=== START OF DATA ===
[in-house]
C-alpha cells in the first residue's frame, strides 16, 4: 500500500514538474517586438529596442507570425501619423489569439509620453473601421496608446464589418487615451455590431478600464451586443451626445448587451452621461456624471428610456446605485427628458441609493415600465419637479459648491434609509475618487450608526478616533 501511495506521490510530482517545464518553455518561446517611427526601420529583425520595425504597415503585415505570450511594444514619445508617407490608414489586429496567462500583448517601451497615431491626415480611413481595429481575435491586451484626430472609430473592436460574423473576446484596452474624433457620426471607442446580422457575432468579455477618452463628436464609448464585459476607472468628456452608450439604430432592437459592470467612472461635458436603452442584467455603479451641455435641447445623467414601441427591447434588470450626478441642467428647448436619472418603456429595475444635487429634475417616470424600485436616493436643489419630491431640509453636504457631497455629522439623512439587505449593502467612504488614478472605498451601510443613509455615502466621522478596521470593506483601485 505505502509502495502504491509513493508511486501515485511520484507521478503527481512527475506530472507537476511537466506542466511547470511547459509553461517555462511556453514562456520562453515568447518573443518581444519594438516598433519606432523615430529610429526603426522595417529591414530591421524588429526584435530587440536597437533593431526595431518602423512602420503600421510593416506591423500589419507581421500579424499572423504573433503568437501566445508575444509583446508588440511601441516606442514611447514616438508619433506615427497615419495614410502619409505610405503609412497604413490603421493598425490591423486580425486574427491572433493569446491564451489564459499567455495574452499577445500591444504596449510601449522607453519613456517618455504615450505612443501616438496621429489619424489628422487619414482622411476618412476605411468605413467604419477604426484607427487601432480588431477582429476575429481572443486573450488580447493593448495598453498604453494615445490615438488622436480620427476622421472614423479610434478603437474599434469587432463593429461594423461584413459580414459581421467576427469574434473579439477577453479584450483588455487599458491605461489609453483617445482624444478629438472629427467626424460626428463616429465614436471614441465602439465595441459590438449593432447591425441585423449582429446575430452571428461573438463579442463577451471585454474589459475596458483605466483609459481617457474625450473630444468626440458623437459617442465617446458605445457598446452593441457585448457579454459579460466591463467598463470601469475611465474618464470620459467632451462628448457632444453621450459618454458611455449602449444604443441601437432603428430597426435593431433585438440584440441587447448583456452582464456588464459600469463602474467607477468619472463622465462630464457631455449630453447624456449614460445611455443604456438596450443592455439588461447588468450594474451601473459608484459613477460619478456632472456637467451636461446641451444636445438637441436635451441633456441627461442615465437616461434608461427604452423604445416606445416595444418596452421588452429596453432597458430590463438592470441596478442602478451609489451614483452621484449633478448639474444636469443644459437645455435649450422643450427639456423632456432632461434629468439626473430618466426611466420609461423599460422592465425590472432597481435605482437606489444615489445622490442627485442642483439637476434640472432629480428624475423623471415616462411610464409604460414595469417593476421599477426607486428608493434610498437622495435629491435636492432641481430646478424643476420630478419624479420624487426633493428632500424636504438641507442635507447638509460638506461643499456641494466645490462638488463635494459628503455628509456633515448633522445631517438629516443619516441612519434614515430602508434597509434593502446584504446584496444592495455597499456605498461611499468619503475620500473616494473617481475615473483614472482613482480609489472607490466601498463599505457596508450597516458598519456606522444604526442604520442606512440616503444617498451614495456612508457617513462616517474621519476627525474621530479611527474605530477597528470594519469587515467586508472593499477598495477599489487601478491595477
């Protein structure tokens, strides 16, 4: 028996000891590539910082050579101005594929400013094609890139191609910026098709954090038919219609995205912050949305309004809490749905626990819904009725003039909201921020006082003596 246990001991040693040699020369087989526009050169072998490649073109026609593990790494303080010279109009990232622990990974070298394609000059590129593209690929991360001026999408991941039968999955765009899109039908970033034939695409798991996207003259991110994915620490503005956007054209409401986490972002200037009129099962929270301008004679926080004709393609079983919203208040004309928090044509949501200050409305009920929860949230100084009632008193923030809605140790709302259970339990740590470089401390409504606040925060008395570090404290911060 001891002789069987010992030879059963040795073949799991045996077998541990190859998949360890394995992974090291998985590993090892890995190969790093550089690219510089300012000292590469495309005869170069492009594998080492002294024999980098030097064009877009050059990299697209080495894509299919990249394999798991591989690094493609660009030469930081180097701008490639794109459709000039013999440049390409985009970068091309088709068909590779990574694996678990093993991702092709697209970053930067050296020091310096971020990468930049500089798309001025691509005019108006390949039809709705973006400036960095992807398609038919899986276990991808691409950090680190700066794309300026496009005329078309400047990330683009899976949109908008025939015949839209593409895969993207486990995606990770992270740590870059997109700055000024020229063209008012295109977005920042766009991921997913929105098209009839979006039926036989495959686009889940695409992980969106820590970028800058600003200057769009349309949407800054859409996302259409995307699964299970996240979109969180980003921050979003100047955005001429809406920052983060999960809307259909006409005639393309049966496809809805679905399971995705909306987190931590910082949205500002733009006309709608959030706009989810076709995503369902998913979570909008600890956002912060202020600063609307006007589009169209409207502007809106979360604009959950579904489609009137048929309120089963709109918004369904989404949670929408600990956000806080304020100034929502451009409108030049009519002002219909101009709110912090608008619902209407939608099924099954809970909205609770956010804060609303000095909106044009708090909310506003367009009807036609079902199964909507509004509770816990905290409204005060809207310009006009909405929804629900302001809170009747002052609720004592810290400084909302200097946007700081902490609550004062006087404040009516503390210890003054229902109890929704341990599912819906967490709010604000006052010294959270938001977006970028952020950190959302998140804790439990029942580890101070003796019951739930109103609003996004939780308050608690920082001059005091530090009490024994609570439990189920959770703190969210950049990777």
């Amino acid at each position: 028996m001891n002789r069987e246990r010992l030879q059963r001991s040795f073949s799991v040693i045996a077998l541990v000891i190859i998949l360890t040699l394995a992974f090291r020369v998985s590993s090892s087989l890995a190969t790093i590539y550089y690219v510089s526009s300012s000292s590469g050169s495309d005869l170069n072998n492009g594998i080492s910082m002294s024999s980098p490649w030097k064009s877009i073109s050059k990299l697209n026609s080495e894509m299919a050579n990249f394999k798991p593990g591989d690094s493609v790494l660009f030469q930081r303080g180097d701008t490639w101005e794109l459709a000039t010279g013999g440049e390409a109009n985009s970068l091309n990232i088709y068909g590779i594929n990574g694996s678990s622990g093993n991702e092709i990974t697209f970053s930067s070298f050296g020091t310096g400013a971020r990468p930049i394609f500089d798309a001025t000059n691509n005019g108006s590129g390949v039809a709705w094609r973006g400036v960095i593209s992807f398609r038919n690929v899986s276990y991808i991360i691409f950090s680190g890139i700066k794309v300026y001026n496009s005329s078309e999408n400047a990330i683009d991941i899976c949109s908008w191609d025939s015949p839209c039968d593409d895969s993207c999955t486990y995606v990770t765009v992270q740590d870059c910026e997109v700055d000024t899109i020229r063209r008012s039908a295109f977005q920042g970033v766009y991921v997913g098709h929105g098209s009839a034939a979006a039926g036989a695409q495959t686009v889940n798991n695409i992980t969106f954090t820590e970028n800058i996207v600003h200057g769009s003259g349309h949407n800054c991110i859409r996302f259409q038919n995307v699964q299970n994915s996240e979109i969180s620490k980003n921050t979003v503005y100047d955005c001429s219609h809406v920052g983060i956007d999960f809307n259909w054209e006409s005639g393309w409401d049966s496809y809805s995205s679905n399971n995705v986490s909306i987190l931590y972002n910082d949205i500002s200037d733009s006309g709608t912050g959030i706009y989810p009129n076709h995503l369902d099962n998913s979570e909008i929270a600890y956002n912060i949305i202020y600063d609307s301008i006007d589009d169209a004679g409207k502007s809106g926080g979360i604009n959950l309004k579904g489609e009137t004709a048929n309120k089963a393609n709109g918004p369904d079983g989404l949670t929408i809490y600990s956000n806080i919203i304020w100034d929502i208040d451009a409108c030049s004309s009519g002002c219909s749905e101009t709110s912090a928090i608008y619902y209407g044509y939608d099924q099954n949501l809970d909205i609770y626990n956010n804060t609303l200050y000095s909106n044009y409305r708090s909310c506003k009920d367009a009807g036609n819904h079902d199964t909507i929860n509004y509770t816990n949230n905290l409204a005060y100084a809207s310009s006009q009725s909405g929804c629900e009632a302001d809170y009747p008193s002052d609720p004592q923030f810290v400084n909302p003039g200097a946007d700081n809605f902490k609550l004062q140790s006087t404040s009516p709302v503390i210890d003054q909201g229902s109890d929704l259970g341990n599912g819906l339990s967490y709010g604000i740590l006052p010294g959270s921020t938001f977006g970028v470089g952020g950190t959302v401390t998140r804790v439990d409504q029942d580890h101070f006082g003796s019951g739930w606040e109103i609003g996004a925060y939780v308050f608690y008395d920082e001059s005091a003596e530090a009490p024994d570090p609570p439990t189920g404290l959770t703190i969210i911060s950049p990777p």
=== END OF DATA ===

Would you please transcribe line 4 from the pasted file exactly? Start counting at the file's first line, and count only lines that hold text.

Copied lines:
């Amino acid at each position: 028996m001891n002789r069987e246990r010992l030879q059963r001991s040795f073949s799991v040693i045996a077998l541990v000891i190859i998949l360890t040699l394995a992974f090291r020369v998985s590993s090892s087989l890995a190969t790093i590539y550089y690219v510089s526009s300012s000292s590469g050169s495309d005869l170069n072998n492009g594998i080492s910082m002294s024999s980098p490649w030097k064009s877009i073109s050059k990299l697209n026609s080495e894509m299919a050579n990249f394999k798991p593990g591989d690094s493609v790494l660009f030469q930081r303080g180097d701008t490639w101005e794109l459709a000039t010279g013999g440049e390409a109009n985009s970068l091309n990232i088709y068909g590779i594929n990574g694996s678990s622990g093993n991702e092709i990974t697209f970053s930067s070298f050296g020091t310096g400013a971020r990468p930049i394609f500089d798309a001025t000059n691509n005019g108006s590129g390949v039809a709705w094609r973006g400036v960095i593209s992807f398609r038919n690929v899986s276990y991808i991360i691409f950090s680190g890139i700066k794309v300026y001026n496009s005329s078309e999408n400047a990330i683009d991941i899976c949109s908008w191609d025939s015949p839209c039968d593409d895969s993207c999955t486990y995606v990770t765009v992270q740590d870059c910026e997109v700055d000024t899109i020229r063209r008012s039908a295109f977005q920042g970033v766009y991921v997913g098709h929105g098209s009839a034939a979006a039926g036989a695409q495959t686009v889940n798991n695409i992980t969106f954090t820590e970028n800058i996207v600003h200057g769009s003259g349309h949407n800054c991110i859409r996302f259409q038919n995307v699964q299970n994915s996240e979109i969180s620490k980003n921050t979003v503005y100047d955005c001429s219609h809406v920052g983060i956007d999960f809307n259909w054209e006409s005639g393309w409401d049966s496809y809805s995205s679905n399971n995705v986490s909306i987190l931590y972002n910082d949205i500002s200037d733009s006309g709608t912050g959030i706009y989810p009129n076709h995503l369902d099962n998913s979570e909008i929270a600890y956002n912060i949305i202020y600063d609307s301008i006007d589009d169209a004679g409207k502007s809106g926080g979360i604009n959950l309004k579904g489609e009137t004709a048929n309120k089963a393609n709109g918004p369904d079983g989404l949670t929408i809490y600990s956000n806080i919203i304020w100034d929502i208040d451009a409108c030049s004309s009519g002002c219909s749905e101009t709110s912090a928090i608008y619902y209407g044509y939608d099924q099954n949501l809970d909205i609770y626990n956010n804060t609303l200050y000095s909106n044009y409305r708090s909310c506003k009920d367009a009807g036609n819904h079902d199964t909507i929860n509004y509770t816990n949230n905290l409204a005060y100084a809207s310009s006009q009725s909405g929804c629900e009632a302001d809170y009747p008193s002052d609720p004592q923030f810290v400084n909302p003039g200097a946007d700081n809605f902490k609550l004062q140790s006087t404040s009516p709302v503390i210890d003054q909201g229902s109890d929704l259970g341990n599912g819906l339990s967490y709010g604000i740590l006052p010294g959270s921020t938001f977006g970028v470089g952020g950190t959302v401390t998140r804790v439990d409504q029942d580890h101070f006082g003796s019951g739930w606040e109103i609003g996004a925060y939780v308050f608690y008395d920082e001059s005091a003596e530090a009490p024994d570090p609570p439990t189920g404290l959770t703190i969210i911060s950049p990777p």